The Wildlife Policy News

Volume 21, Issue 9 | September 2011

Editor: Christine Carmichael
Reporters: Erin Shaw and Charlotte Weaver 

Wildlife Policy News is intended to foster the exchange of information about policy issues among Society leaders. The opinions expressed herein are those of the authors and do not necessarily reflect official policy of The Wildlife Society unless so stated. Please share this publication with your colleagues. Contents may be reprinted with credit to Wildlife Policy News. We welcome comments and suggestions for future issues at This e-mail address is being protected from spam bots, you need JavaScript enabled to view it . Note: This issue has been revised and is up-to-date as of 4:00pm EST, Friday, September 2nd, 2011. 

In this Issue:

FWS Announces Recovery of Lake Erie Water Snake
The U.S. Fish and Wildlife Service (FWS) announced on 16 August 2011 the recovery of the Lake Erie water snake (Nerodia sipedon insularum) and subsequent removal of the species from the Federal List of Endangered and Threatened Wildlife. The FWS also made public a post-delisting monitoring plan for the water snake subspecies. The Lake Erie water snake was first listed as threatened in 1999 after a decline due to eradication by humans, as well as habitat loss and degradation. When initially listed, the subspecies’ population had dropped to only 1,500 adults. Endangered Species Act (ESA) protections for the snake included designation of 300 acres of inland habitat and 11 miles of shoreline for breeding grounds. Ironically, the introduction of an invasive species into the water snake’s habitat also assisted in their recovery. The Eurasian round goby (Neogobius melanostomus) was introduced into Lake Erie in the mid 1990s and became a new food source for the Lake Erie water snake. There were an inventoried 11,980 snakes as of 2009, well above the minimum population level of 5,555 adult snakes required by the 2003 recovery plan. Monitoring will occur for 5 years following this delisting. The Lake Erie water snake is just the 23rd species to be removed from the list due to recovery. 

Sources: Federal Register, E&E Publishing LLC (E&E News PM).

BLM to Increase Sage Grouse Protections
On 21 July 2011, the Bureau of Land Management (BLM) announced a new strategy to combat sage grouse population decline by including science-based habitat conservation measures in its resource management and individual project plans. The BLM plans to take a regional approach to conservation, developing unique management plans for sage grouse habitat in the eastern and western portions of its range. Native to the US northwest and found in 11 states, the sage grouse is dependent on sagebrush for food and cover. While not listed as threatened or endangered under the Endangered Species Act (ESA), sage grouse populations are in steady decline due to habitat fragmentation and destruction. Recent construction of roads, pipelines, and power lines has resulted in the removal of sagebrush and decline in sage grouse populations in the eastern portion of its range, while sage grouse in the western region are threatened by wildfires and invasive plants. The BLM will create a national policy team and two regional management teams to address this strategy in an effort to prevent the sage grouse from reaching a point where listing under the ESA is necessary. Additionally, the U.S. Department of Agriculture Natural Resources Conservation Service announced on 11 August 2011 that it will allocate $21.8 million for sage grouse habitat conservation as a part of a two-year Sage Grouse Initiative .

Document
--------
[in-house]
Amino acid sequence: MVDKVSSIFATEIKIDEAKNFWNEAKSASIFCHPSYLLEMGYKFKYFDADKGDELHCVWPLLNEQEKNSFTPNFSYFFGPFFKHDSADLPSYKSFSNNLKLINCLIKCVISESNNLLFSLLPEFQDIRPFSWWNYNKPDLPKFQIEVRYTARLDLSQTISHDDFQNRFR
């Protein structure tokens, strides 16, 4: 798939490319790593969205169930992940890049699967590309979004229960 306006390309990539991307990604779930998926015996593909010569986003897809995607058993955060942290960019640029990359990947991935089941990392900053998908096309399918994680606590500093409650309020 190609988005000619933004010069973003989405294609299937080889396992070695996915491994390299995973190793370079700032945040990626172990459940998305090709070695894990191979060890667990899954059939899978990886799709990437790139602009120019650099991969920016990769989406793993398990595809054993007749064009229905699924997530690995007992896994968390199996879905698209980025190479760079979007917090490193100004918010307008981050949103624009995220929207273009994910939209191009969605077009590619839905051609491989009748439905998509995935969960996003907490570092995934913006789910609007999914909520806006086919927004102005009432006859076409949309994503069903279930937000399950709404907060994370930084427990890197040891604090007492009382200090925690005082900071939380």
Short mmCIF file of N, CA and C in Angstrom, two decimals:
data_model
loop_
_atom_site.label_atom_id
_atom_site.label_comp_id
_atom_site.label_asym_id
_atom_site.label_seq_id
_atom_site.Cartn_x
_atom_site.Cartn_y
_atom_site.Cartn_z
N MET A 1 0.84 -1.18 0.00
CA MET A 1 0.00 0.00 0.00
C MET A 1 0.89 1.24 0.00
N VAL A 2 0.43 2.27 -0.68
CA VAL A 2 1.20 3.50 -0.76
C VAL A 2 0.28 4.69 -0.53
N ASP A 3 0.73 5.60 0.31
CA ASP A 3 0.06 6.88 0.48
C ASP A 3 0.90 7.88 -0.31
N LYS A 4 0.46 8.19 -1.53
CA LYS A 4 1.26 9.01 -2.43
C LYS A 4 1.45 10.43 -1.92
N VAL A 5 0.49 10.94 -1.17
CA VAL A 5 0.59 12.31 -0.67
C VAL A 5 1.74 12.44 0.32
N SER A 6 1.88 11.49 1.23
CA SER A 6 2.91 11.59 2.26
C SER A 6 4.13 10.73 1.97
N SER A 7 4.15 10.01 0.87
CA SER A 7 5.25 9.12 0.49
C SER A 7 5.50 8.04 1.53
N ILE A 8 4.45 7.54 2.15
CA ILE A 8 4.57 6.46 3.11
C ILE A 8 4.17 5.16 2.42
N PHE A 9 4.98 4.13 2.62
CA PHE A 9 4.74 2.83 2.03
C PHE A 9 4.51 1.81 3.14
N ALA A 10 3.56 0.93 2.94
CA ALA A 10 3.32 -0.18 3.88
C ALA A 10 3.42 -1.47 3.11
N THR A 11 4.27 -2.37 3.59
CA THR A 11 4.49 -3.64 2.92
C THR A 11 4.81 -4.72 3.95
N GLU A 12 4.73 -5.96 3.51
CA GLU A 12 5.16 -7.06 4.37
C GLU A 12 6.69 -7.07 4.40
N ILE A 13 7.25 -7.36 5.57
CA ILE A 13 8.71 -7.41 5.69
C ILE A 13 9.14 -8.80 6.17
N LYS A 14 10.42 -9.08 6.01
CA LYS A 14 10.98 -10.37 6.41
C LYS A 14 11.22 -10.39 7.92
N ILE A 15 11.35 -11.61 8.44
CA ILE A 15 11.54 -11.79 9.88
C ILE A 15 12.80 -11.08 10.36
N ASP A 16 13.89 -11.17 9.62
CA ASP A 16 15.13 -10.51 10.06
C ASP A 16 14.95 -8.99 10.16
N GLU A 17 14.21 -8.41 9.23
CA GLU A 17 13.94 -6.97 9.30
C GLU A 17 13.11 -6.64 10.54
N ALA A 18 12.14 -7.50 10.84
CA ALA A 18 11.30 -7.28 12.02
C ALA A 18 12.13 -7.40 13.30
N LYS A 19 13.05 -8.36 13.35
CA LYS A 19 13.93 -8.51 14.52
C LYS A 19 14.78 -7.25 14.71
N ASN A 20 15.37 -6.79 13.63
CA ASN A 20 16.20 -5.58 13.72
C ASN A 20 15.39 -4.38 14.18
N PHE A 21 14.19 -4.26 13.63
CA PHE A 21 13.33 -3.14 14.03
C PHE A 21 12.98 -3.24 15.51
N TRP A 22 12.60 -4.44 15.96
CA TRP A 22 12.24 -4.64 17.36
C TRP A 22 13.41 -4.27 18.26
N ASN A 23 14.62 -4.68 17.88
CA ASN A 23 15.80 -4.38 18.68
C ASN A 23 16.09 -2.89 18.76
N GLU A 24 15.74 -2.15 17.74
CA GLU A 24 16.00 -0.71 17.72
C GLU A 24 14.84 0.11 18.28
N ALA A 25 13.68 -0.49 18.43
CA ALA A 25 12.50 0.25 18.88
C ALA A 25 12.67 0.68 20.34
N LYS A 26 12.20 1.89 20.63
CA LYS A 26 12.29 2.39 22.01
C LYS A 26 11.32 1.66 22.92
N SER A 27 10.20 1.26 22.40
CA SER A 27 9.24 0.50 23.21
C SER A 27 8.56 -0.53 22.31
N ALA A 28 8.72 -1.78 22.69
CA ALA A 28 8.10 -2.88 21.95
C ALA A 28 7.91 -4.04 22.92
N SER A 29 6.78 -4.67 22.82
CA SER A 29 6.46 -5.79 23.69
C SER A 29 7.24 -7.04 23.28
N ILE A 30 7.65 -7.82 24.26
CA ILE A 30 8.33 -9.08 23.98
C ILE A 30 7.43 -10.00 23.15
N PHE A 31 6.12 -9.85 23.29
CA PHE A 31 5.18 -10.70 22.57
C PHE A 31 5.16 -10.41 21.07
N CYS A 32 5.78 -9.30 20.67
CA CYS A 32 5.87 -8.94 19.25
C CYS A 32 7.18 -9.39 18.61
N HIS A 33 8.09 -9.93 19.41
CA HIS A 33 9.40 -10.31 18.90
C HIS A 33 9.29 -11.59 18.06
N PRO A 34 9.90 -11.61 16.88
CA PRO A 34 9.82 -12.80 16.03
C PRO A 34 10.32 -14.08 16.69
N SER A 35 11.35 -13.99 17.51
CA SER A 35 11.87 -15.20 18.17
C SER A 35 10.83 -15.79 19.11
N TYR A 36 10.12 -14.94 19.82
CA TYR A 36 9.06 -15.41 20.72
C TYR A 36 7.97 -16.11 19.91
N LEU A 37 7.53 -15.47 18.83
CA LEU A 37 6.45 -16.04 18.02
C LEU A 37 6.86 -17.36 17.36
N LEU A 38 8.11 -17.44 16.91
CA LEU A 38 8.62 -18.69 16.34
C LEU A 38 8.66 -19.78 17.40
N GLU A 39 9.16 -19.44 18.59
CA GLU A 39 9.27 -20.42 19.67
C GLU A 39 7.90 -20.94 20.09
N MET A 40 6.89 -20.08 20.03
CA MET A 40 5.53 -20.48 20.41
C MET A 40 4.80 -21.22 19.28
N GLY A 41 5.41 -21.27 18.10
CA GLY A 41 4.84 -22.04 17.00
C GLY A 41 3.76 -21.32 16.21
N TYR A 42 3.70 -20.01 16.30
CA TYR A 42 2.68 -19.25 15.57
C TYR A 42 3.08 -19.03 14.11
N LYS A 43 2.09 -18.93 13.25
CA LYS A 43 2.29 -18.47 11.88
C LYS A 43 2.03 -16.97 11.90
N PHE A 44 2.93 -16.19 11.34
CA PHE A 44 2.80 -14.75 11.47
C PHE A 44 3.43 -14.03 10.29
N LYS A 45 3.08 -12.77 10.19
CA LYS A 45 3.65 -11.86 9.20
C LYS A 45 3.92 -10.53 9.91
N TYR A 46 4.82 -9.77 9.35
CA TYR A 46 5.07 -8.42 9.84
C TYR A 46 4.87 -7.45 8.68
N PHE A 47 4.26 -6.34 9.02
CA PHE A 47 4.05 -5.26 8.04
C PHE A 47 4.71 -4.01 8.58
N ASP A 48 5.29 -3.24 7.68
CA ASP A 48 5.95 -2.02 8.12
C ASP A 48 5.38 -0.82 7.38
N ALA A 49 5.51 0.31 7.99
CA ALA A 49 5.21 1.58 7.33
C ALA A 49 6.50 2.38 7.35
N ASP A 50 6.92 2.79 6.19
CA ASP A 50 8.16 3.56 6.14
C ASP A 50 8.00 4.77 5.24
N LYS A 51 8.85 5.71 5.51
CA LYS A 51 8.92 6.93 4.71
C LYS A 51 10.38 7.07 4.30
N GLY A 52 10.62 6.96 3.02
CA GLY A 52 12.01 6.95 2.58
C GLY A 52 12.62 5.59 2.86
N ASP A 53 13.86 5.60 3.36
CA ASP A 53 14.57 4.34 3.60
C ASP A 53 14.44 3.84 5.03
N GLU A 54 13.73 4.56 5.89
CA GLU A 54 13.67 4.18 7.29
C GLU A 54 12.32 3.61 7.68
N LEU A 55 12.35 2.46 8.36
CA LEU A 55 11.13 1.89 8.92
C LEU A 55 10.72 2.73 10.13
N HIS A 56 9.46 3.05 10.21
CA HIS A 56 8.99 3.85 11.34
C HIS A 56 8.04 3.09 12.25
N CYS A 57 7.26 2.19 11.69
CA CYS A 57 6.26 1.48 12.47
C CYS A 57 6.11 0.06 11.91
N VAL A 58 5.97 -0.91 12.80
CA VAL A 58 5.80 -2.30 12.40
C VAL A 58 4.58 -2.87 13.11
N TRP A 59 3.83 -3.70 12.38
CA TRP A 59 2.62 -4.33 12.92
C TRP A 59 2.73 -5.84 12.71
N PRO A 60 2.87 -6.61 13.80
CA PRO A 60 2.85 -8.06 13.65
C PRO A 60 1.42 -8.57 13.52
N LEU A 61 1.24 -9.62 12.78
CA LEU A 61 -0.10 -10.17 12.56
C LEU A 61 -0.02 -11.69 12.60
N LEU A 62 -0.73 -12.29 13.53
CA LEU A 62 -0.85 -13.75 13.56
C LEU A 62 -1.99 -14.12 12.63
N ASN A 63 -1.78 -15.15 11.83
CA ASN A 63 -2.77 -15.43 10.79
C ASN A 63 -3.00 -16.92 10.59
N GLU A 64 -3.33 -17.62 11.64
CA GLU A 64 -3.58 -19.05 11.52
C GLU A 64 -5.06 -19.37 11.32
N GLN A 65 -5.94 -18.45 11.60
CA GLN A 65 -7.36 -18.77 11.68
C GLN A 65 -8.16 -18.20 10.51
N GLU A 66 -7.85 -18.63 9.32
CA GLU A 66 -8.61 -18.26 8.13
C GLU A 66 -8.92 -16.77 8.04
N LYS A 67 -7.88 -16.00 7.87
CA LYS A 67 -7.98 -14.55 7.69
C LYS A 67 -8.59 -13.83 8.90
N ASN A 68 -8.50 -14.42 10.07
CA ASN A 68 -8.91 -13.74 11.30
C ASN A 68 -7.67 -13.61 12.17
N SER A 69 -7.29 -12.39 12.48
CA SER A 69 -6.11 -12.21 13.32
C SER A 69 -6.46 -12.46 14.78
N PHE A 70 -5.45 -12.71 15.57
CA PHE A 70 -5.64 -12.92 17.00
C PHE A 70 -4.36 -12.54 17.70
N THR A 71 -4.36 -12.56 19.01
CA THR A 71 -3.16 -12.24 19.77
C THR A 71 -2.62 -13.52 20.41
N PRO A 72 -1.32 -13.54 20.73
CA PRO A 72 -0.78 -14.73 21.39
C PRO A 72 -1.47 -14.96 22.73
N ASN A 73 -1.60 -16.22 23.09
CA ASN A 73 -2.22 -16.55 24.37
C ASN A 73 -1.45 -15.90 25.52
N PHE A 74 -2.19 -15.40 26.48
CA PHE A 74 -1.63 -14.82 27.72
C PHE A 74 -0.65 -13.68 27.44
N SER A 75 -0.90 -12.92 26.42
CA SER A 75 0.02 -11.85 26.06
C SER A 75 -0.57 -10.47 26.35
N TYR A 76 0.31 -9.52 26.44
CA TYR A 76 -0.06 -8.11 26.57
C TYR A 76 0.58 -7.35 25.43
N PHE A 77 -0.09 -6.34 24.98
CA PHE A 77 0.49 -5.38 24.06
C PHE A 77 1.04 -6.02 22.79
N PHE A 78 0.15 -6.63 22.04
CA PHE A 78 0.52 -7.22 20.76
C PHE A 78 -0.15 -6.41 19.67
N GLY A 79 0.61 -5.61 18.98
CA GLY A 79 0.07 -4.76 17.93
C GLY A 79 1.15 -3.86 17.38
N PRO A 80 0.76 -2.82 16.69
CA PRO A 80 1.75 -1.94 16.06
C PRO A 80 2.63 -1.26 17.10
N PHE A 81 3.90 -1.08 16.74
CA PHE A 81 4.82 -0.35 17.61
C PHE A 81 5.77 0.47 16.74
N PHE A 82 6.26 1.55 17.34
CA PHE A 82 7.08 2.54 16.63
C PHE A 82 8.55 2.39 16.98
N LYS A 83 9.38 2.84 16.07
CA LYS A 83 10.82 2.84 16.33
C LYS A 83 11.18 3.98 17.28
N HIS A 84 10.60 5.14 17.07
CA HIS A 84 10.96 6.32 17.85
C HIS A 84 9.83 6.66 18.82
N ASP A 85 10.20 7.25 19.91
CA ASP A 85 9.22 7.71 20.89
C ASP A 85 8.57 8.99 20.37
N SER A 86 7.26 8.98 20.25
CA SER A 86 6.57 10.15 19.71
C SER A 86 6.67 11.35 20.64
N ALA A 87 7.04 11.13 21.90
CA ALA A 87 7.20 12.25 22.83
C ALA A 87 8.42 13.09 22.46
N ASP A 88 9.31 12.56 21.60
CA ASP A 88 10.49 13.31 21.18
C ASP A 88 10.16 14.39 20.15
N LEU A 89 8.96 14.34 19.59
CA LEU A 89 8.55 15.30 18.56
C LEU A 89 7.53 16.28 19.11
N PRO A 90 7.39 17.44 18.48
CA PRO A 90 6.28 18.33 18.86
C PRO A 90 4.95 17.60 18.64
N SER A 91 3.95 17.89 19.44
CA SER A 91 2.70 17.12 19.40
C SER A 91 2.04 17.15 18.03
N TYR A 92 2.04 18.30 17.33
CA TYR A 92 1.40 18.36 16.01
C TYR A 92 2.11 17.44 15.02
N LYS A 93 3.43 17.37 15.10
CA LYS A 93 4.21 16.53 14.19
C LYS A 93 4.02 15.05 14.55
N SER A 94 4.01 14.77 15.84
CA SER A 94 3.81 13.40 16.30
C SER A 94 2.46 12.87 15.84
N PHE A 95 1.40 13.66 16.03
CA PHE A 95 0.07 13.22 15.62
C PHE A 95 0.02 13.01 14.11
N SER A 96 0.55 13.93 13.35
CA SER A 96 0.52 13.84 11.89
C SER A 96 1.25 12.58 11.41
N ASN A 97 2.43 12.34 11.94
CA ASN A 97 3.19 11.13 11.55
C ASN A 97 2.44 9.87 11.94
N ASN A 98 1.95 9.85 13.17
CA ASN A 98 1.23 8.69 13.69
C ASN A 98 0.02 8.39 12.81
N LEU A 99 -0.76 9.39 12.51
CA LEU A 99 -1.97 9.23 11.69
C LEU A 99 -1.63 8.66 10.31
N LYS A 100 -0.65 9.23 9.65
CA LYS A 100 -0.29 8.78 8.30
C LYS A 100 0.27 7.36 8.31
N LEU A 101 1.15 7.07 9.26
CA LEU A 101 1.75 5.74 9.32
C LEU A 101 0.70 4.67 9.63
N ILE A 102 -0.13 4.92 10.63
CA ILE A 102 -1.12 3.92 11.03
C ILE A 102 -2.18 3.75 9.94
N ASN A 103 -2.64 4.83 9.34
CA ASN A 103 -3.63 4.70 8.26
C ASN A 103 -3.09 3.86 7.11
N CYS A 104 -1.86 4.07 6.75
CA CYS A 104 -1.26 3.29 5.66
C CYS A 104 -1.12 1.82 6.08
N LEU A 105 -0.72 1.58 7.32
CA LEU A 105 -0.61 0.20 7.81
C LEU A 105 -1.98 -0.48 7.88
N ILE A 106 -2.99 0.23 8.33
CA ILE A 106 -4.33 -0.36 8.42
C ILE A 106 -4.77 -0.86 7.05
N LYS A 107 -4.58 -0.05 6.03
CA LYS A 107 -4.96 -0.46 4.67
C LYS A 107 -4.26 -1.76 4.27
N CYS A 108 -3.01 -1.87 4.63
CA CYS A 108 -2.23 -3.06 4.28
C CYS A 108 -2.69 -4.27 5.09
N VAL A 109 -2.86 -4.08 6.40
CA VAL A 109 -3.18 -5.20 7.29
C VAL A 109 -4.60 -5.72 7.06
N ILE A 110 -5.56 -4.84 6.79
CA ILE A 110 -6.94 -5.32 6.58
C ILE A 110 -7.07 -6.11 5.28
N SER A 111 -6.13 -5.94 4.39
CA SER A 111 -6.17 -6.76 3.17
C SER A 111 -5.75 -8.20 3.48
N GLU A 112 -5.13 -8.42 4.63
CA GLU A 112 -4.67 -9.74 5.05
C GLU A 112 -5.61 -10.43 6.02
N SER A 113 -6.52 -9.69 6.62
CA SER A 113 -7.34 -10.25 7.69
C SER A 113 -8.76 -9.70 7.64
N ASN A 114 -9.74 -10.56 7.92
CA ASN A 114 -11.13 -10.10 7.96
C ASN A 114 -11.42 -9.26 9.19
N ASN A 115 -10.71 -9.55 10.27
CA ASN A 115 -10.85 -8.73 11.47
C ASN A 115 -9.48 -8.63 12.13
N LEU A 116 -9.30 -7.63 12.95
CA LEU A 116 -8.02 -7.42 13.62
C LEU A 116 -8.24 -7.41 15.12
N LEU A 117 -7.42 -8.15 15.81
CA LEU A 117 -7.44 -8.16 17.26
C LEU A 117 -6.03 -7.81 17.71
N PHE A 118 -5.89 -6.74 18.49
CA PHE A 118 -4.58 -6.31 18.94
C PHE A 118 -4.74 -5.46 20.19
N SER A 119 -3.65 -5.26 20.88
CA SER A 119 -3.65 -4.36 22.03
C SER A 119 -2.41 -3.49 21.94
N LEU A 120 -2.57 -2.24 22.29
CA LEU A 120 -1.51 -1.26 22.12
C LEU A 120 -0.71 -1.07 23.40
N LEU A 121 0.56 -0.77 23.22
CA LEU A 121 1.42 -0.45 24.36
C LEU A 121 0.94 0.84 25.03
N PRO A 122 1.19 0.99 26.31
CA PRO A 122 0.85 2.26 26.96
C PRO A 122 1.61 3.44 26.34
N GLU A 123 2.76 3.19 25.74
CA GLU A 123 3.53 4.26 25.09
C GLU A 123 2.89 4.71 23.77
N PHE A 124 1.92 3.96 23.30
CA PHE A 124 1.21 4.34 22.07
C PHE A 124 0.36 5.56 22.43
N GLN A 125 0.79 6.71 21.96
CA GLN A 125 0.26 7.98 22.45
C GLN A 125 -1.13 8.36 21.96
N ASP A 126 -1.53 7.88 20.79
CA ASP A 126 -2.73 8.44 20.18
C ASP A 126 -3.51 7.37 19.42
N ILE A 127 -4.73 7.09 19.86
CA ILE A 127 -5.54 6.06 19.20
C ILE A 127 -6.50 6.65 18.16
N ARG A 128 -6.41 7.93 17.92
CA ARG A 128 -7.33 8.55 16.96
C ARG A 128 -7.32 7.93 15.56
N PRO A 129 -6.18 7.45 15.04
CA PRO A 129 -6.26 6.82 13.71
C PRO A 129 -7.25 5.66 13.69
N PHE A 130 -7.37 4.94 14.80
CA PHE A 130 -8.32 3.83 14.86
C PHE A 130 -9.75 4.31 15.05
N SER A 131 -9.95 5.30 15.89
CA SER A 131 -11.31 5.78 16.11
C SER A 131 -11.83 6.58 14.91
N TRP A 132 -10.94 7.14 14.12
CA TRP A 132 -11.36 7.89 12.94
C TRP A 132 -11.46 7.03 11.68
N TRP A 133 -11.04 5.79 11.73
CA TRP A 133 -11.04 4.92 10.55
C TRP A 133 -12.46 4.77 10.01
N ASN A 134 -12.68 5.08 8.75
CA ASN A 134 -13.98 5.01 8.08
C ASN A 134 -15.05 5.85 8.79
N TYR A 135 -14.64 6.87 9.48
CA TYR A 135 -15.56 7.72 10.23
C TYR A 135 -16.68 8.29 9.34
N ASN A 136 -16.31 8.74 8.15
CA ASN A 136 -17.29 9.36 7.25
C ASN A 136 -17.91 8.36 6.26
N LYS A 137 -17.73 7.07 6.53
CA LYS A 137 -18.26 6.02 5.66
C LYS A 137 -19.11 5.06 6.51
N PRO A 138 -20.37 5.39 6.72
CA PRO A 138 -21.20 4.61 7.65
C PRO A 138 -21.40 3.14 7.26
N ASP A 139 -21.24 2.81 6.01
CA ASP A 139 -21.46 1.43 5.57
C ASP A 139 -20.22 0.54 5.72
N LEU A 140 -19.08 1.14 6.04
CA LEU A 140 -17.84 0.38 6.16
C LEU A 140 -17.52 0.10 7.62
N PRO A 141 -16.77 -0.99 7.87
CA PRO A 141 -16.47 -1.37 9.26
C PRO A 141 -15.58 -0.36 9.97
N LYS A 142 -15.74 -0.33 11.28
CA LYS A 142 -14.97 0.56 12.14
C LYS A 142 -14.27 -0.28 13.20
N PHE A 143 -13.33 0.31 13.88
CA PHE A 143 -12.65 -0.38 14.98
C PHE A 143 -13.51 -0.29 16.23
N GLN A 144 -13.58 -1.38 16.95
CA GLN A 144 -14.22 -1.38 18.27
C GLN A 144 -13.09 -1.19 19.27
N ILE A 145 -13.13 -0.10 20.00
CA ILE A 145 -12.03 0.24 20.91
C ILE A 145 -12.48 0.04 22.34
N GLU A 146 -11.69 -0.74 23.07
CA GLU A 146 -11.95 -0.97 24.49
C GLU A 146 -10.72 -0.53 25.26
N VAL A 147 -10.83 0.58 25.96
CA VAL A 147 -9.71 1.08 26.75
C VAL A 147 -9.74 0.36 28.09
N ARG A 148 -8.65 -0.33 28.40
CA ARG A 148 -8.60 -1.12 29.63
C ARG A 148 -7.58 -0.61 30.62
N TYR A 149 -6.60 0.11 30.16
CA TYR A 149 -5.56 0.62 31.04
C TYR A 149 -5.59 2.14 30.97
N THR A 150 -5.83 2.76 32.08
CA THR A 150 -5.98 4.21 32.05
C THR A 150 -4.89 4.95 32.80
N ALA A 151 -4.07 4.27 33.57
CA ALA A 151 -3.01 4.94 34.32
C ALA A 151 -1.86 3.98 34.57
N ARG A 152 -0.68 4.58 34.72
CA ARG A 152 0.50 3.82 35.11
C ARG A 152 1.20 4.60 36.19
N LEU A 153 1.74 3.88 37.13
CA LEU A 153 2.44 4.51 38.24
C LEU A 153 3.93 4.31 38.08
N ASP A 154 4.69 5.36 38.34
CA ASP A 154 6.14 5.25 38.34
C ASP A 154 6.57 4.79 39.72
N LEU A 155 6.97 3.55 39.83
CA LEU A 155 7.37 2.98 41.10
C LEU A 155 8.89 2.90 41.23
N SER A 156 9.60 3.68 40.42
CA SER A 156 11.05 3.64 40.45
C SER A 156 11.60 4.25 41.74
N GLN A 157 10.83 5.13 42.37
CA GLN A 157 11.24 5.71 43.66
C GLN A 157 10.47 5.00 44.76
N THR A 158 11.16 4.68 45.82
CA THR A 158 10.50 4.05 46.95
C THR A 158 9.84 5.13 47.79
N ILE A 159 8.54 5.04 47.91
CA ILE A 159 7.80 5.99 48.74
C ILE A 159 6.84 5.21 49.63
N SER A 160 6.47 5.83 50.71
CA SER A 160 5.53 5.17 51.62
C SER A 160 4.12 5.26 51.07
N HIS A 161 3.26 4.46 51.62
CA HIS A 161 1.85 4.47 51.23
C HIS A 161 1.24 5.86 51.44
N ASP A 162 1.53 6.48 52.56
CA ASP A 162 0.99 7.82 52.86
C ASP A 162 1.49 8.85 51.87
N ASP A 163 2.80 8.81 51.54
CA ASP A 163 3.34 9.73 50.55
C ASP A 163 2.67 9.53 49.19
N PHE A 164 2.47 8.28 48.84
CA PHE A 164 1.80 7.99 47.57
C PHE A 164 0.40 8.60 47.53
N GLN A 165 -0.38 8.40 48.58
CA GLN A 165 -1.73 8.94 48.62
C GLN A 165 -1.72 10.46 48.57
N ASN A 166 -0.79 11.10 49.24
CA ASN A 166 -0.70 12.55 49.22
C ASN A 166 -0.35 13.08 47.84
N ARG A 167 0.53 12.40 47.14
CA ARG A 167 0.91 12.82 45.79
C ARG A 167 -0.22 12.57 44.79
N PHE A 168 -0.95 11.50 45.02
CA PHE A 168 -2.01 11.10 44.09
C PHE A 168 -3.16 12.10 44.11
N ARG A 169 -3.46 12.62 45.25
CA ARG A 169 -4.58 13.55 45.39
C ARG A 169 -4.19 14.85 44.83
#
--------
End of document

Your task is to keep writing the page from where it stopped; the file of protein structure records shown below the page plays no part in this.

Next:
Sources: E&E Publishing LLC (Landletter, E&E News PM).

BLM Feral Horse Roundup Delayed
Controversy has once again delayed the Bureau of Land Management’s annual wild horse roundup. Animal rights and horse advocate groups argue that the roundup violates the 1971 Wild Free-Roaming Horses and Burros Act, which declared these horses a historic symbol of “the pioneer spirit of the West.” Feral horses, which are not native to the U.S., can cause soil erosion, stream sedimentation, native wildlife habitat damage, and destroy native plant communities when they reach high population levels, as seen in the Midwestern U.S. The roundup was originally slated to begin on 16 August 2011 but was delayed due to a lawsuit by the American Wild Horse Preservation Campaign and the Western Watershed Project. The BLM hopes to begin the roundup in September 2011, once the issue is resolved in federal court. The Wildlife Society has recently approved a position statement regarding the impacts of feral horses and management techniques.